Lieutenant colonel of marines, next after captains of the navy;

Majors of marines, next after commanders of the navy;

Captains of marines, surgeons, pursers, chaplains, and secretaries, next after lieutenants of the navy;

First lieutenants of marines, and passed assistant surgeons, next after masters;

Second lieutenants of marines, assistant surgeons, and schoolmasters, with passed midshipmen; and clerks with midshipmen.

No marine or civil officer shall, in consequence of any assimilated rank, exercise command over any sea officer, except as provided in Art. 5; but the civil officers of the navy, and the marine officers who shall be attached to any vessel of the navy, or to any navy yard, station, or other service, which shall be commanded by a sea officer, shall be under the command of such commanding sea officer, and of any other sea officer who may succeed to such command, or of the officer of the watch for the time being, whatever may be his rank.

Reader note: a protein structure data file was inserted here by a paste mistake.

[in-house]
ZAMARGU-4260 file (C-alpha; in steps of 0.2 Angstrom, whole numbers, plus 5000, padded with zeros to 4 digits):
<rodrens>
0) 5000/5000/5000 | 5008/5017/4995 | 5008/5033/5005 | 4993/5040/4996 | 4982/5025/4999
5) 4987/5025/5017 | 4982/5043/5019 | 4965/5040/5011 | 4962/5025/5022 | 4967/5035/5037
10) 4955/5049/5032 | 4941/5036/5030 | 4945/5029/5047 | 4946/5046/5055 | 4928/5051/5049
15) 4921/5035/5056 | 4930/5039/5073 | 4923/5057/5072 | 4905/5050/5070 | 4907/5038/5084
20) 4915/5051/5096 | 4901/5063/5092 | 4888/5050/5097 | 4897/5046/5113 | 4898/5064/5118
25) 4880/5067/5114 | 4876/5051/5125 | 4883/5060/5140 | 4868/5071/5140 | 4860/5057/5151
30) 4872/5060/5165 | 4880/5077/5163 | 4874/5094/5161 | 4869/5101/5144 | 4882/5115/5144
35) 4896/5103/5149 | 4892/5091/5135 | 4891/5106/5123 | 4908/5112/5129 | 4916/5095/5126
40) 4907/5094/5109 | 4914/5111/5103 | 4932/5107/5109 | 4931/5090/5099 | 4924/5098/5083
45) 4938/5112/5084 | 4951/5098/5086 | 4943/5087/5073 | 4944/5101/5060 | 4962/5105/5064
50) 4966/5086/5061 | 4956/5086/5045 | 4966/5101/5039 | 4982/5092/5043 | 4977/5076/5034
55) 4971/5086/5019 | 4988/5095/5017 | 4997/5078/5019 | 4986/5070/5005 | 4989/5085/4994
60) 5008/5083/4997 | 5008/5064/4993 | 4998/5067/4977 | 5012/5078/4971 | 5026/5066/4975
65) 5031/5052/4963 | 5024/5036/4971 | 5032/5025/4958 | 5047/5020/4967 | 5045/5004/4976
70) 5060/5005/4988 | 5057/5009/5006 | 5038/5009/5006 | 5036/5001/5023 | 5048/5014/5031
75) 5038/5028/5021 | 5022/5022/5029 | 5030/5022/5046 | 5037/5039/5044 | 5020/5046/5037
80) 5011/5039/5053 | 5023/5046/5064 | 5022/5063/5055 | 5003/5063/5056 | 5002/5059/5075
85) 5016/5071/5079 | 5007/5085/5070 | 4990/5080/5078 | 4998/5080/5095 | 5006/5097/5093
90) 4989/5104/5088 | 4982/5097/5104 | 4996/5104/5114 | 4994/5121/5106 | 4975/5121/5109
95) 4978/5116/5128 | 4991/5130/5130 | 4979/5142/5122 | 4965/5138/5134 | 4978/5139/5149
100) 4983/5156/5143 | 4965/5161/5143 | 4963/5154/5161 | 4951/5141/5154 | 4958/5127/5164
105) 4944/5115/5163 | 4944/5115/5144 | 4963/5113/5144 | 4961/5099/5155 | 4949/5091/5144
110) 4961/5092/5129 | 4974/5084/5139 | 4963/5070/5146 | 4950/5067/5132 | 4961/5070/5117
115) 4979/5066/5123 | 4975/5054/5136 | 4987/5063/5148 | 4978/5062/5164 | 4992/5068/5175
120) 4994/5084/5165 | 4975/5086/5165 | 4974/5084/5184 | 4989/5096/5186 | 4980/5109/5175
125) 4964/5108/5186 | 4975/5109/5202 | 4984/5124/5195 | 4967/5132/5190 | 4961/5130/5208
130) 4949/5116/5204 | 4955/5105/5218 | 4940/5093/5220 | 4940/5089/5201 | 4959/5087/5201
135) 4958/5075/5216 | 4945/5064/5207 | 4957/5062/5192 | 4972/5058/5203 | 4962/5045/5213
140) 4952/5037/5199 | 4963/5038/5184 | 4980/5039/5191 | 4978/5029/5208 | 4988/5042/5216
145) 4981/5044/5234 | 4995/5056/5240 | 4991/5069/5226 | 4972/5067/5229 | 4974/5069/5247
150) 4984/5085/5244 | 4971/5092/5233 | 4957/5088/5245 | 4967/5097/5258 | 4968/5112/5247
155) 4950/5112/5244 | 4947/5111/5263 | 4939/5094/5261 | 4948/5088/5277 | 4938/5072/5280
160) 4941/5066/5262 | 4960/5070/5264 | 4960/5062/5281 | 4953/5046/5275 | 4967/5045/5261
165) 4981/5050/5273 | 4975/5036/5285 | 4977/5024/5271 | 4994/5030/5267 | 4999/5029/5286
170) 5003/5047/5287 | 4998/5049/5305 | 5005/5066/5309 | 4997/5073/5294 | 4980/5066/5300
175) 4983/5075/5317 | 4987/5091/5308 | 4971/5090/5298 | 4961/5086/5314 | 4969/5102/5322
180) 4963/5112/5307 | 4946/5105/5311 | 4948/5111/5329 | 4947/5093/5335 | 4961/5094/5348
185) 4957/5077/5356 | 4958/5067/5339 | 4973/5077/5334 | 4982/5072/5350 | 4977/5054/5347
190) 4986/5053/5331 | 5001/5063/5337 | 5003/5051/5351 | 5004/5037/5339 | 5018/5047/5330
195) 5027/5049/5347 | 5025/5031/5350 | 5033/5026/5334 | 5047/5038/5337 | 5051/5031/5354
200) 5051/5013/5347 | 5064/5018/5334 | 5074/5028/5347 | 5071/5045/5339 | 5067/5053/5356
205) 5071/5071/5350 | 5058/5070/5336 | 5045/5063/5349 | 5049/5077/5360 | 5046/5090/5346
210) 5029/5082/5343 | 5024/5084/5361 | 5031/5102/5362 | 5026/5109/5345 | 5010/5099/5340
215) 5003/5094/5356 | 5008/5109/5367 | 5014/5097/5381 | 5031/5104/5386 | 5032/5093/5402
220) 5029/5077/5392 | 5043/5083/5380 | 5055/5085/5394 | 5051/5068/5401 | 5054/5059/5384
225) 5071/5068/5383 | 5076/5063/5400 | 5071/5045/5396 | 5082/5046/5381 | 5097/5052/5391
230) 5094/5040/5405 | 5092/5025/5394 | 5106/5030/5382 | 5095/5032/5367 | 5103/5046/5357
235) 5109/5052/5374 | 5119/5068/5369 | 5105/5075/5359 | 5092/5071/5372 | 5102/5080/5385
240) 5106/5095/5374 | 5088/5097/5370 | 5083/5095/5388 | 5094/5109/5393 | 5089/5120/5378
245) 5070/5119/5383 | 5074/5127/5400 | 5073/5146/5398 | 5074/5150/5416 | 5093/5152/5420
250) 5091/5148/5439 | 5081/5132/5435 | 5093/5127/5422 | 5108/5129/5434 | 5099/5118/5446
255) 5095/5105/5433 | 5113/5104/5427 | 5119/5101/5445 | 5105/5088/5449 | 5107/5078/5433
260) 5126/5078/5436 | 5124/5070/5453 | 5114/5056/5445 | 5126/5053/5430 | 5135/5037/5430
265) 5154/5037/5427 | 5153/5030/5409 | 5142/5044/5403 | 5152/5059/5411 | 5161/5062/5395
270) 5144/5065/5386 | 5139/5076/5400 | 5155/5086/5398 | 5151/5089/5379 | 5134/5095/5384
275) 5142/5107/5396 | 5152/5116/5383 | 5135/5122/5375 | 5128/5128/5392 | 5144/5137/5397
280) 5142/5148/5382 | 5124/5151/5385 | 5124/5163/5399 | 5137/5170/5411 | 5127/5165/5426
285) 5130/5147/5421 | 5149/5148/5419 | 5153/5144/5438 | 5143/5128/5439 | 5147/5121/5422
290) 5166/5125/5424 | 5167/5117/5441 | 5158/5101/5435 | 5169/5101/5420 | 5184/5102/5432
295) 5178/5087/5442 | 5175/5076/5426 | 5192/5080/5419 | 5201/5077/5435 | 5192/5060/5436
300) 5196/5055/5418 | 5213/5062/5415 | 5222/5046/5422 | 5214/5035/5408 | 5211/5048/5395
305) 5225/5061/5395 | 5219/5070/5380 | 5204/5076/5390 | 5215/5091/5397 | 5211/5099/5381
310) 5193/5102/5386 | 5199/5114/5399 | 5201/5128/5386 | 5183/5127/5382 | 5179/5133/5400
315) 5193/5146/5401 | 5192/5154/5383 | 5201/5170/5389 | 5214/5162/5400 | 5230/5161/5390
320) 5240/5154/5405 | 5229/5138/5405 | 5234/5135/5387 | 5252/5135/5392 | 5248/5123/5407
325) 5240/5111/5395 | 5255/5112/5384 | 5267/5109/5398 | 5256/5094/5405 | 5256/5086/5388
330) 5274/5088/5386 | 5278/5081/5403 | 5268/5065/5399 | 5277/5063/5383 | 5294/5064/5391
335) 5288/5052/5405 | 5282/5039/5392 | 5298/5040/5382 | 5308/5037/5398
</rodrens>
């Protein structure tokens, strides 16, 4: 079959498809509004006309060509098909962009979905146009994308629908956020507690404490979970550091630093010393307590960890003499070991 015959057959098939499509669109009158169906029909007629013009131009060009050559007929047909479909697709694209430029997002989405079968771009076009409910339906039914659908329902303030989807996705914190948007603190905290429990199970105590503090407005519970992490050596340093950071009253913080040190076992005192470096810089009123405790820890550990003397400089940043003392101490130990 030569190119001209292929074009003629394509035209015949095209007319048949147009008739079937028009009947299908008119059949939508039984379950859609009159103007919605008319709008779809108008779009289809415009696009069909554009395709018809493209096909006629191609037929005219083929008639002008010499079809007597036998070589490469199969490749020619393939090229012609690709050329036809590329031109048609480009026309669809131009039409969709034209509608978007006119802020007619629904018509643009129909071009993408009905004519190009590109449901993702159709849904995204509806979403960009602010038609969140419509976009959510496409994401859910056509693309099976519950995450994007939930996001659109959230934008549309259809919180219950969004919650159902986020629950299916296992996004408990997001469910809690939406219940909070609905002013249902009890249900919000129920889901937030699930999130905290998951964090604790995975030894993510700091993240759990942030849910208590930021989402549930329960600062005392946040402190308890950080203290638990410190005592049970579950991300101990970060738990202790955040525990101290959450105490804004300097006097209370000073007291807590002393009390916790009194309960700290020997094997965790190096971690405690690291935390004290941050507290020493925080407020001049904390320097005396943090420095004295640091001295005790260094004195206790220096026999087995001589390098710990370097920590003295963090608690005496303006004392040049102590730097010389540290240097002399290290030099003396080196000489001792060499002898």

Art. 5. When any military operations shall be ordered to be executed on shore, and the command of the same shall be assigned to a marine officer, the sea officers who may be ordered to aid in such operations, being of inferior rank to him, shall obey his orders.

Art. 6. Marine officers and civil officers shall not have any authority, or exercise any control over each other while acting under the command of a sea officer, except in the following cases:

Marine officers will command each other and the marines, in whatever relates to the military duties in their detachments, according to their relative rank, and surgeons shall have authority to direct and regulate the professional duties and practice of assistant surgeons: provided that, in all cases, the orders given by such marine officers and surgeons shall be in conformity with the general regulations of the navy, and of their commanding sea officer.

Art. 7. If an officer shall receive an order from his superior, contrary to any particular order of any other superior officer, or to the regulations of the navy, he shall respectfully represent (in writing when practicable) such contrariety to the superior officer from whom he shall have received the last order; and if, after such representation, the